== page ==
The written report and the Common Tabular Format (CTF) report on different GDP assumptions, having growth rates of 3.5% and ~4.2% until 2030 respectively (see the section on COVID-19 impact how we addressed this difference). The “with measures” scenario includes measures and policies to reduce greenhouse gas emissions that have been taken or are planned to be adopted in the near future. The majority of these measures possess sufficient certainty to be treated as a current policy scenario in our analysis. These include measures to develop the alternative and renewable energy sector in Kazakhstan with aims for total installed capacity of renewables to reach 2,615 MW by 2025, the concept for the development of the fuel and energy complex which aims to put a 1 GW nuclear power plant into operation in 2030, as well as all new or existing processes related to energy efficiency improvements (Republic of Kazakhstan, 2019a). Since Kazakhstan relaunched its ETS system in January 2018, the expected mitigation impact is not yet included in the “with measures” scenario. The cap is set at a 5% reduction by 2020 below 1990 levels in specific sectors - the power sector and centralised heating, extractive industries and manufacturing and processing industry (International Carbon Action Partnership, 2020).
We applied a novel method to estimate the COVID-19 related dip in greenhouse gas emissions in 2020 and the development through to 2030. The uncertainty surrounding the severity and length of the pandemic creates a new level of uncertainty for current and future greenhouse gas emissions. We first update the current policy projections using most recent projections, usually prepared before the pandemic. We then distil the emission intensity (GHG emissions/GDP) from this pre-pandemic scenario and apply to it most recent GDP projections that take into account the effect of the pandemic. To capture a wide range in post-COVID-19 GDP projections, we use more than one GDP projection when available, e.g. one from IMF and one from national sources. For Kazakhstan’s pre-COVID-19 GDP projections, we used the GDP growth rates on which the scenarios of the fourth Biennial Report were based. Kazakhstan reported on two different series of these GDP growth rates – the values mentioned in the written report differ from the values shown the Common Tabular Format (CTF) (growth rates of 3% and ~4.2% after 2020, respectively). As it is uncertain which series was used as an assumption for the emissions scenarios in the fourth Biennial Report, we applied an average of the two series to calculate the pre-COVID-19 GDP projection and the related emissions intensity.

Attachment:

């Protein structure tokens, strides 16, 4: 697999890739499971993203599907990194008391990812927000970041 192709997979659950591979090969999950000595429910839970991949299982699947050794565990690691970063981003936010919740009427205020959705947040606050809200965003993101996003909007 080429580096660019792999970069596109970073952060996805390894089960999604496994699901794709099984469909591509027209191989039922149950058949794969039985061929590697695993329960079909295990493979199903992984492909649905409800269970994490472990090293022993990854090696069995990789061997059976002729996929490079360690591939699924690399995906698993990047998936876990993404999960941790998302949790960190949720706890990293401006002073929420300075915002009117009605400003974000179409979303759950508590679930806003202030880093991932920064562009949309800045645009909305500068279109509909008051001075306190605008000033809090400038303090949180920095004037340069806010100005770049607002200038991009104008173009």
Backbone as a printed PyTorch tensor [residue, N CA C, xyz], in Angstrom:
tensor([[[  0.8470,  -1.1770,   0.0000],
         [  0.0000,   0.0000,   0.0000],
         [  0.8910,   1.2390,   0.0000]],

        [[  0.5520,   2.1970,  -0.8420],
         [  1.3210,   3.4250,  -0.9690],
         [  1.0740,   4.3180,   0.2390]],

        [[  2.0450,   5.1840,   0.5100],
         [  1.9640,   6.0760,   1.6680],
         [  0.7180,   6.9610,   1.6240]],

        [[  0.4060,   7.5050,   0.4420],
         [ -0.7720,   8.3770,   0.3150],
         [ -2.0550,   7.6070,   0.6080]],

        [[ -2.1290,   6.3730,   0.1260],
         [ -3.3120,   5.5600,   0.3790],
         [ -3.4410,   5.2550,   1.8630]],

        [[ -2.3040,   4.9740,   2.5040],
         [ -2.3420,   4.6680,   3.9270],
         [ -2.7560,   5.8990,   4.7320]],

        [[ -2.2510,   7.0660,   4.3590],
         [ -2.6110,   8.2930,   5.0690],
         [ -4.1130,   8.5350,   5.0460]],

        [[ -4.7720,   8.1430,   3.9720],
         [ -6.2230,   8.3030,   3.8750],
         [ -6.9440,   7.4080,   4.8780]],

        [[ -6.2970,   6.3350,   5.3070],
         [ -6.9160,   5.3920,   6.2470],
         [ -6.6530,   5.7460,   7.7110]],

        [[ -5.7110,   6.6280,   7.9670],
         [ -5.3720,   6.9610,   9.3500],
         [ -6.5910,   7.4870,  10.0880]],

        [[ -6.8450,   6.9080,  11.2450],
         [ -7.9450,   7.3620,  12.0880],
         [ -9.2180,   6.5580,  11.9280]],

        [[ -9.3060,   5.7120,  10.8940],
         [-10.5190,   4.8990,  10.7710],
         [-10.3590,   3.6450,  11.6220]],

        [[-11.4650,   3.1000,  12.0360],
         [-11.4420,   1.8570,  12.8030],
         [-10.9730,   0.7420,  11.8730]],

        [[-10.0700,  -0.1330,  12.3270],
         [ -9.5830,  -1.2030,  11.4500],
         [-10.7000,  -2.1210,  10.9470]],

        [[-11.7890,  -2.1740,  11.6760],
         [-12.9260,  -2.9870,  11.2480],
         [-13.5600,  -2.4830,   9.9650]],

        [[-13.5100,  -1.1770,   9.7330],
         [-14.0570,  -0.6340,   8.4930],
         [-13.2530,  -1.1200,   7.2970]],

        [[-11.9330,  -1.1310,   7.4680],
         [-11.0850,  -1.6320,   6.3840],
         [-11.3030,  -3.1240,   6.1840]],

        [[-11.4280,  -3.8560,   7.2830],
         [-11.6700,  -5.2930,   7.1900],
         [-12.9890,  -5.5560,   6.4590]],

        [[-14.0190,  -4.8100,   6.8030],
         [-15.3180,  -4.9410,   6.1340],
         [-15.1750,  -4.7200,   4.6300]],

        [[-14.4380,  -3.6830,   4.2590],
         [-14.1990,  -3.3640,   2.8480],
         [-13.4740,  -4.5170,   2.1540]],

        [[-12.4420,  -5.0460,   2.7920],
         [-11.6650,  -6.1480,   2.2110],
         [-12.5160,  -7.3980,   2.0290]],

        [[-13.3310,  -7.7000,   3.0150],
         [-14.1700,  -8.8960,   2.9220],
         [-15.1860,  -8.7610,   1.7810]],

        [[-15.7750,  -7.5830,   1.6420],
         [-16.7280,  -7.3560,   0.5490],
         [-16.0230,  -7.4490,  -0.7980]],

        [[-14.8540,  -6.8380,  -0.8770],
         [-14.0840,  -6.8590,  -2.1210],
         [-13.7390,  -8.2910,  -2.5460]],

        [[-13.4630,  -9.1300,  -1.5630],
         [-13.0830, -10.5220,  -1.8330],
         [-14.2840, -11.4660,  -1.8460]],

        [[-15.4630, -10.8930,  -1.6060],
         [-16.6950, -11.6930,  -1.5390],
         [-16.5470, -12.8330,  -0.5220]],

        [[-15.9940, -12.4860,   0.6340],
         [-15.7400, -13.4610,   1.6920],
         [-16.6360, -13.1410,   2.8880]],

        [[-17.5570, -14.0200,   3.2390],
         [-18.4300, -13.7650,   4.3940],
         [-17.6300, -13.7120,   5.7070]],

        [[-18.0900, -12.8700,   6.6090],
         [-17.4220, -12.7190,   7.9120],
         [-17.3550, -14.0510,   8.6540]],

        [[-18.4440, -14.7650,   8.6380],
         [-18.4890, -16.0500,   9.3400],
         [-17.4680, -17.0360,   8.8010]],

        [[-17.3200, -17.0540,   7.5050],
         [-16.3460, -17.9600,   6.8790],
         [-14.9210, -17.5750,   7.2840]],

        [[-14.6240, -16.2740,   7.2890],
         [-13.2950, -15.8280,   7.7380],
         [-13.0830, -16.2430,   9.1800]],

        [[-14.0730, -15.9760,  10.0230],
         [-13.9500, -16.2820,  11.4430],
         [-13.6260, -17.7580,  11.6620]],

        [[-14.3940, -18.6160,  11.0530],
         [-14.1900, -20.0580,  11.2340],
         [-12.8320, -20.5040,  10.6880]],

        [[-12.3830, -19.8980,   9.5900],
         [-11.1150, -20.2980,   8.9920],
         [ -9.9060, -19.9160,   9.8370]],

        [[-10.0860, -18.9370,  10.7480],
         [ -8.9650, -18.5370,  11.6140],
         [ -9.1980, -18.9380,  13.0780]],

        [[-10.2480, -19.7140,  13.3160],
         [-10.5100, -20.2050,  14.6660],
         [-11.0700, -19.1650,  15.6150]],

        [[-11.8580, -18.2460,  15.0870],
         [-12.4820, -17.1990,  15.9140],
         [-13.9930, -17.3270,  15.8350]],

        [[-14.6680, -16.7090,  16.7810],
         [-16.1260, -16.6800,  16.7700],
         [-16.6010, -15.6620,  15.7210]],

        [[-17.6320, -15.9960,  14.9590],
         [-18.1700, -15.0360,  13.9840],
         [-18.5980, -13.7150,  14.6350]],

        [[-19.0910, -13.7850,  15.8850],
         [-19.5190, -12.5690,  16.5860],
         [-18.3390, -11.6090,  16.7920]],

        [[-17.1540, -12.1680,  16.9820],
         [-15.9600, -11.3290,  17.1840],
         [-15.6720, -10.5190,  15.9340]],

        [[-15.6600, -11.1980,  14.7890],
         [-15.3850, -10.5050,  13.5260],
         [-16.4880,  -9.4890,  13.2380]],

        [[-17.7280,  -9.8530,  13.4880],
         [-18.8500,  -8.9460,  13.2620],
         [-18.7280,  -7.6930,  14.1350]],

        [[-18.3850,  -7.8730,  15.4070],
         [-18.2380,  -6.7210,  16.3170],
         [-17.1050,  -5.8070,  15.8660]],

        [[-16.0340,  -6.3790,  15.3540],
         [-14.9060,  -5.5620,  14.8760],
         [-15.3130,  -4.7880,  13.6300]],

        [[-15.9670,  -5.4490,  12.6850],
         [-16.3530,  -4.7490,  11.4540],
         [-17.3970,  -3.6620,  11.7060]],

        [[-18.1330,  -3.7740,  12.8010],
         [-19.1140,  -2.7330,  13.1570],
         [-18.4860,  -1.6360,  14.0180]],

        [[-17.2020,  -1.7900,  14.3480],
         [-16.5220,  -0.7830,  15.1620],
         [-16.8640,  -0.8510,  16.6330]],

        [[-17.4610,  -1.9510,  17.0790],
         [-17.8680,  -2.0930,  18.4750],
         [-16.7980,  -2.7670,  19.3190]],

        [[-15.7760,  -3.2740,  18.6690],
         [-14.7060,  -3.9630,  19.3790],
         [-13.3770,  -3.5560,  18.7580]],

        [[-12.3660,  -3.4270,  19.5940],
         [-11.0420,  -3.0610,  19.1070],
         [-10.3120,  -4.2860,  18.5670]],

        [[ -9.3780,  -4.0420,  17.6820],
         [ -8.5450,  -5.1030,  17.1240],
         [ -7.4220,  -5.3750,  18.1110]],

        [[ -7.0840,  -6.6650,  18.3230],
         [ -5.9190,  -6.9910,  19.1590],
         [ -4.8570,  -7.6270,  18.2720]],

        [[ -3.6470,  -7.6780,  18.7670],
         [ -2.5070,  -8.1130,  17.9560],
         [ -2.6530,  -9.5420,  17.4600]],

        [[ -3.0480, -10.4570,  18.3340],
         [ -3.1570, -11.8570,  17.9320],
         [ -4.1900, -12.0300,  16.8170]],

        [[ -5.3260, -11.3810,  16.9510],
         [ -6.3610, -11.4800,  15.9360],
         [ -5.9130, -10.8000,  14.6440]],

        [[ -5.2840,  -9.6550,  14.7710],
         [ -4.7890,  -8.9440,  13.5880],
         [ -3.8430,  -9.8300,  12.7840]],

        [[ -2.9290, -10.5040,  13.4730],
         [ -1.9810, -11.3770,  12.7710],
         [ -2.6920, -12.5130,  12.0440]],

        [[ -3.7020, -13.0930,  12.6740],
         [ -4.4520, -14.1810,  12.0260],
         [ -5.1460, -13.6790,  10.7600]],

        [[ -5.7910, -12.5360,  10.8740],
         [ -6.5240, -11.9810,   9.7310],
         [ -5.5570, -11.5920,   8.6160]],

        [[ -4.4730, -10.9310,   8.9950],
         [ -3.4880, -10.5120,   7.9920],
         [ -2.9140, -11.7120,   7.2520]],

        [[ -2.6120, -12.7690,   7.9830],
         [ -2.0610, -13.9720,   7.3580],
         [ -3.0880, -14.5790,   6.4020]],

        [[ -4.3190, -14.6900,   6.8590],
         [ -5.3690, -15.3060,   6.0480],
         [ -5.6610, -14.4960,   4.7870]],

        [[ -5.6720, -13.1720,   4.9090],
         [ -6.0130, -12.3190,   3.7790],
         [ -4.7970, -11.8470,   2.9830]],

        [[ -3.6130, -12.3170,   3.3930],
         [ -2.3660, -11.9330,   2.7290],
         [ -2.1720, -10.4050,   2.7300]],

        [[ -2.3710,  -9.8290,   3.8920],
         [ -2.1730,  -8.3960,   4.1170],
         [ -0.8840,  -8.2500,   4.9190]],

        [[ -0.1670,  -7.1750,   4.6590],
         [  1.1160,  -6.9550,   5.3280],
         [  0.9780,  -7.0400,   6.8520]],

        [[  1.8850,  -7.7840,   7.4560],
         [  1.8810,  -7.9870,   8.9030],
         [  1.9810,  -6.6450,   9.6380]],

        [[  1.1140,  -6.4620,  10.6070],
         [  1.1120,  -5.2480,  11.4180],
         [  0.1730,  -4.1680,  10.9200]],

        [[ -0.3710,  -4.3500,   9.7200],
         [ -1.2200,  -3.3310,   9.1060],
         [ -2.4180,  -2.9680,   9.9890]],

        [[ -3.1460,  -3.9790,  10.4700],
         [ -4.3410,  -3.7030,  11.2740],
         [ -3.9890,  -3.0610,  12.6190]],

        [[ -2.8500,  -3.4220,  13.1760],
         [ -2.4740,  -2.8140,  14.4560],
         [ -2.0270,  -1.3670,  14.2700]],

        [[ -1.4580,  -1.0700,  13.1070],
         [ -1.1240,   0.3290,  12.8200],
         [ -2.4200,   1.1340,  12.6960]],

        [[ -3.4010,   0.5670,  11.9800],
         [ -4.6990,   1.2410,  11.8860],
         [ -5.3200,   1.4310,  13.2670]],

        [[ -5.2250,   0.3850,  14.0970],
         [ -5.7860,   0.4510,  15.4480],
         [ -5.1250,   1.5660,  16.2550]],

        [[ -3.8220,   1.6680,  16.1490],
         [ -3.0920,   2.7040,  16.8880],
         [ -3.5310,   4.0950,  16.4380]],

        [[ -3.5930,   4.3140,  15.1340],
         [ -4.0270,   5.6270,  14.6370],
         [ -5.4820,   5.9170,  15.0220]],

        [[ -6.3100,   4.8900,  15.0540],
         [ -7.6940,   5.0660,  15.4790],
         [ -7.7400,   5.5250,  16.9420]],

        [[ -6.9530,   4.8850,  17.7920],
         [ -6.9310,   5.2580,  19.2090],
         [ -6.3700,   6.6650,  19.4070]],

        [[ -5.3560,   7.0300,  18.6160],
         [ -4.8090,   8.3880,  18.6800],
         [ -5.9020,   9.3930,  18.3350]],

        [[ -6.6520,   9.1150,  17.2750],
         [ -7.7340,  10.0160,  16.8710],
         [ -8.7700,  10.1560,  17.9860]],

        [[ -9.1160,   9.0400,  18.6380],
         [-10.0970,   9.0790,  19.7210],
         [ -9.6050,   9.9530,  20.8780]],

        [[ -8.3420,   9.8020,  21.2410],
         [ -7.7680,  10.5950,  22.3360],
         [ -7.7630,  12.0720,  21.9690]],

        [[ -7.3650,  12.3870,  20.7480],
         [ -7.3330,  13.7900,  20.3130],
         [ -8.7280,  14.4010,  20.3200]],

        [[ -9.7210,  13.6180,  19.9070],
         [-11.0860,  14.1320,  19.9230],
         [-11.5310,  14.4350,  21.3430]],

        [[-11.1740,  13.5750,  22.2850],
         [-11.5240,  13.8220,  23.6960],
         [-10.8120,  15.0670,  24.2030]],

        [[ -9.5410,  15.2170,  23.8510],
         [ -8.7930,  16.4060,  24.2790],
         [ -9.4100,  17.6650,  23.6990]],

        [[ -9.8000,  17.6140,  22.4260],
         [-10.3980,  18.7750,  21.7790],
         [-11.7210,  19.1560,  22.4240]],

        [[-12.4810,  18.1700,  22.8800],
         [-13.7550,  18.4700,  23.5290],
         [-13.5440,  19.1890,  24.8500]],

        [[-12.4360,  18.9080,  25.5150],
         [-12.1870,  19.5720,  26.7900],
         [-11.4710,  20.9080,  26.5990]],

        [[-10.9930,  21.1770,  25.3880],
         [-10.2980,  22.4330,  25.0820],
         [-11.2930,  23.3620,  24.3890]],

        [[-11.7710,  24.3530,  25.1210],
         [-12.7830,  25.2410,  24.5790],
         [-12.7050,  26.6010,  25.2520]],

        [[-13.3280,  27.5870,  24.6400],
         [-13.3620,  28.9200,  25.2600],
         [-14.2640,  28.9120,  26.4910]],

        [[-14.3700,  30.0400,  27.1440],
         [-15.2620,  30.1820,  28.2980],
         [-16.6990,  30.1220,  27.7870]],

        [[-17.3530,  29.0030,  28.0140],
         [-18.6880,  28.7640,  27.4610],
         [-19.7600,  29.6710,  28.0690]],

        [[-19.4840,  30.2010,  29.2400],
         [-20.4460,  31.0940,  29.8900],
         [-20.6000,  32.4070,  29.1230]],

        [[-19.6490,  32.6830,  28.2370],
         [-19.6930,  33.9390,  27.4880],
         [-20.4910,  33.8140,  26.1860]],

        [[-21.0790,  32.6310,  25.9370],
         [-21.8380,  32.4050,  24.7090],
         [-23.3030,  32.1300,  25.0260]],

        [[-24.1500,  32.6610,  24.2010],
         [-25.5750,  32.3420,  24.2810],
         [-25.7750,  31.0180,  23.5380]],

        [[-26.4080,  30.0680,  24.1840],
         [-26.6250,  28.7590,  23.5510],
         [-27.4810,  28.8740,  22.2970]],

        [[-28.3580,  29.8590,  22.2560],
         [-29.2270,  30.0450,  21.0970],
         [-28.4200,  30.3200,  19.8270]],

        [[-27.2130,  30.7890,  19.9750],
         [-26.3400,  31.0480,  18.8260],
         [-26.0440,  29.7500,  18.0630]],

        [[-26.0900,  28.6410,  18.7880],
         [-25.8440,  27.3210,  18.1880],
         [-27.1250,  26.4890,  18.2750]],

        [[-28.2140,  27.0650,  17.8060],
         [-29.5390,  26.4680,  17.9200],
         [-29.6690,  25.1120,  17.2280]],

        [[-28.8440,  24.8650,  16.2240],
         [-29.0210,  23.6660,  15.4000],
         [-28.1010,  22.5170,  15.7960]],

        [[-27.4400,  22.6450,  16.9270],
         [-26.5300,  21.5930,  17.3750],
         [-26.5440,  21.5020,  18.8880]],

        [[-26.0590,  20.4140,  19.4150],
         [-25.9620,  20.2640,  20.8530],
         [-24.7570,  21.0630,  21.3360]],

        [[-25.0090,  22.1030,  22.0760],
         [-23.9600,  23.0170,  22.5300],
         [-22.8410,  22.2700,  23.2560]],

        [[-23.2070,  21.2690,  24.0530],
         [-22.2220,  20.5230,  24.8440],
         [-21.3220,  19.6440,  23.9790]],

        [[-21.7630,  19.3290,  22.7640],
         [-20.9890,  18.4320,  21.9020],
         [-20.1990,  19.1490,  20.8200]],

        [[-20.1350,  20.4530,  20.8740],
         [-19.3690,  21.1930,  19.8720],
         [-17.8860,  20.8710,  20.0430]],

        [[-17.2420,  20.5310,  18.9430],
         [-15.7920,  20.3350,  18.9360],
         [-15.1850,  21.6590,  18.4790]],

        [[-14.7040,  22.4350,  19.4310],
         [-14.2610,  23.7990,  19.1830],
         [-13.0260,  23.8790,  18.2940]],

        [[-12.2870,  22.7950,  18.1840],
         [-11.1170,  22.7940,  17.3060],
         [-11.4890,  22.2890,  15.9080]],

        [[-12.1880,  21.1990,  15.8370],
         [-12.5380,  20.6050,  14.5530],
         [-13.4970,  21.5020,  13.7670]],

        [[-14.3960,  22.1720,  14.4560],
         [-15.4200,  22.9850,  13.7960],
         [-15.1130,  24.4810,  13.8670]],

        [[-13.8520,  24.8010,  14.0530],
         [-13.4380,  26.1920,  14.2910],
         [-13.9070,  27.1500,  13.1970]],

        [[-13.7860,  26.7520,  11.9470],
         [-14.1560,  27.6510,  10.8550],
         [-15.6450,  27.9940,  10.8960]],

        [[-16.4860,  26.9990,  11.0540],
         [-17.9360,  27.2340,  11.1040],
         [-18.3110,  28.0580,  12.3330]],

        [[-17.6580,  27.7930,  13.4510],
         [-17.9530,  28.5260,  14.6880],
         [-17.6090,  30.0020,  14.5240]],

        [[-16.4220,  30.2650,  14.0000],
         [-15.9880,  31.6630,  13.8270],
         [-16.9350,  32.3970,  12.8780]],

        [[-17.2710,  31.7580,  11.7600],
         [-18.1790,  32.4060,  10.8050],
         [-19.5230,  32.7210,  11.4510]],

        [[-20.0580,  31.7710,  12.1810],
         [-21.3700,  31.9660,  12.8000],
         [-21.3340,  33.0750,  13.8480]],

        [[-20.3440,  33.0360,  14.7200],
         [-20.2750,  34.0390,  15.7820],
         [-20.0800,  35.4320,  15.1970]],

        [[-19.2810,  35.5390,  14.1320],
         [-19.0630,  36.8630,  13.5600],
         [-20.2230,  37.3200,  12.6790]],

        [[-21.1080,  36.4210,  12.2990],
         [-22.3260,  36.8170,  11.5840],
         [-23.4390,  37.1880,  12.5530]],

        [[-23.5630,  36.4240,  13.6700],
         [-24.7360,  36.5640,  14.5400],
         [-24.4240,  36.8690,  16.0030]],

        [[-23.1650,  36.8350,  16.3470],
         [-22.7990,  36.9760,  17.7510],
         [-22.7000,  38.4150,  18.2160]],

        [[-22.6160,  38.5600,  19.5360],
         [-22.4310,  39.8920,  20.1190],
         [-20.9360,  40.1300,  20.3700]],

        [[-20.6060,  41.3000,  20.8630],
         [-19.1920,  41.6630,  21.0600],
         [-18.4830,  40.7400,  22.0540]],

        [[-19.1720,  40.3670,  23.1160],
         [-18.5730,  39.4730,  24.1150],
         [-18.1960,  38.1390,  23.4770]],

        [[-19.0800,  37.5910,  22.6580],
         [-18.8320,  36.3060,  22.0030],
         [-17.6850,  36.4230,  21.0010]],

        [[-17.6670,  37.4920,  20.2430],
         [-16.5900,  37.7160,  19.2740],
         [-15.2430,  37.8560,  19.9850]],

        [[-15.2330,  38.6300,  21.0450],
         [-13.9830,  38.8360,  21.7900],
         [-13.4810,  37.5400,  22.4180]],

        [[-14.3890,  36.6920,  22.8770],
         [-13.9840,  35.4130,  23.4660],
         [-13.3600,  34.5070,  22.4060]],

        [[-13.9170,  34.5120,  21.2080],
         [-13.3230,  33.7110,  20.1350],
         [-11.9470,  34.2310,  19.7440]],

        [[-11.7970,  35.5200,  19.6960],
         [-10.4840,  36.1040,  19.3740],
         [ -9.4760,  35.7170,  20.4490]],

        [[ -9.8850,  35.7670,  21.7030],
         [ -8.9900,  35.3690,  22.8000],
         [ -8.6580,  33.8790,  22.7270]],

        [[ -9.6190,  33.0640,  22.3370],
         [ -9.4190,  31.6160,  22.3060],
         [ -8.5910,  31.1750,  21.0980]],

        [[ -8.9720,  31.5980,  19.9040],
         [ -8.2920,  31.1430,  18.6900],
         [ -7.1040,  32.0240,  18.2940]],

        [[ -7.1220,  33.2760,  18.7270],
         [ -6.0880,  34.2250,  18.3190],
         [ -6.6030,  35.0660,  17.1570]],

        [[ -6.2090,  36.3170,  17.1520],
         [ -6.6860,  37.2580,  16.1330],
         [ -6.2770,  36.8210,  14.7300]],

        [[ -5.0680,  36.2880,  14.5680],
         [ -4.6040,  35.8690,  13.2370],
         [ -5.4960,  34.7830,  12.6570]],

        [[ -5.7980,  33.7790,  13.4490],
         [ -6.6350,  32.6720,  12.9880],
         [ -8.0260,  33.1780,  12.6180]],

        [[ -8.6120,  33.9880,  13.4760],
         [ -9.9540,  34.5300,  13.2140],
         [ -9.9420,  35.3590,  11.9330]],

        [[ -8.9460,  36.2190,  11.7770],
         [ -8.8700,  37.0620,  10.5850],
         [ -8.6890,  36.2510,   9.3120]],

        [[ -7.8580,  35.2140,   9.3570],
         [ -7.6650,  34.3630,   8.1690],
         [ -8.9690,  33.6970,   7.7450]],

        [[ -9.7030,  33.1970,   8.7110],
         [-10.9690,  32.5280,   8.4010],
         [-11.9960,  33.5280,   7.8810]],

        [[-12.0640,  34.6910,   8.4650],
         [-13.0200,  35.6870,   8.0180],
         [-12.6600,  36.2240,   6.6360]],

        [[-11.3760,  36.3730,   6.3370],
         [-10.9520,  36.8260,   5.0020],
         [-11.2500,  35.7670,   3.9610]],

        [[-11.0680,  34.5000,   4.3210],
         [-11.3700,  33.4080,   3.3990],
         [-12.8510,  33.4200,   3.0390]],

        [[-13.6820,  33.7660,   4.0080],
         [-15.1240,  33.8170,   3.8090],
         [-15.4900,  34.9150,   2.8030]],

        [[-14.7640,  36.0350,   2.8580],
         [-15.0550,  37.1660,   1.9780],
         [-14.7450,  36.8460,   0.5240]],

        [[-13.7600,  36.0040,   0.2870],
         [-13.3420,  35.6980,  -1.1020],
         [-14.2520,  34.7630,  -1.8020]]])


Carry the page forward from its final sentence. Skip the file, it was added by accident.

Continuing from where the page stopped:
For post-COVID-19 GDP projections, we used projected GDP growth rates that account for the impact of COVID-19 from the European Recovery and Development Bank (ERDB), Focus Economics, the International Monetary Fund (IMF), and the Kazakh government (European Bank for Reconstruction and Development, 2020; Focus Economics, 2020; IMF, 2019, 2020; PrimeMinister.kz, 2020b, 2020a). The projections from Focus Economics and the ERDB run until 2021. For the period between 2021 and 2030, they follow the pre-COVID-19 GDP growth rate projections. The national projections were available for until 2023. To extend the projection to 2030, we applied the pre-COVID-19 GDP growth rates on the remaining years. The IMF projections run until 2025. Again, we applied the pre-COVID-19 GDP growth rates for the remaining years until 2030.
Global Warming Potentials
The CAT uses Global Warming Potential (GWP) values from the IPCC's Fourth Assessment Report (AR4) for all its figures and time series. Assessments completed prior to December 2018 (COP24) used GWP values from the Second Assessment Report (SAR).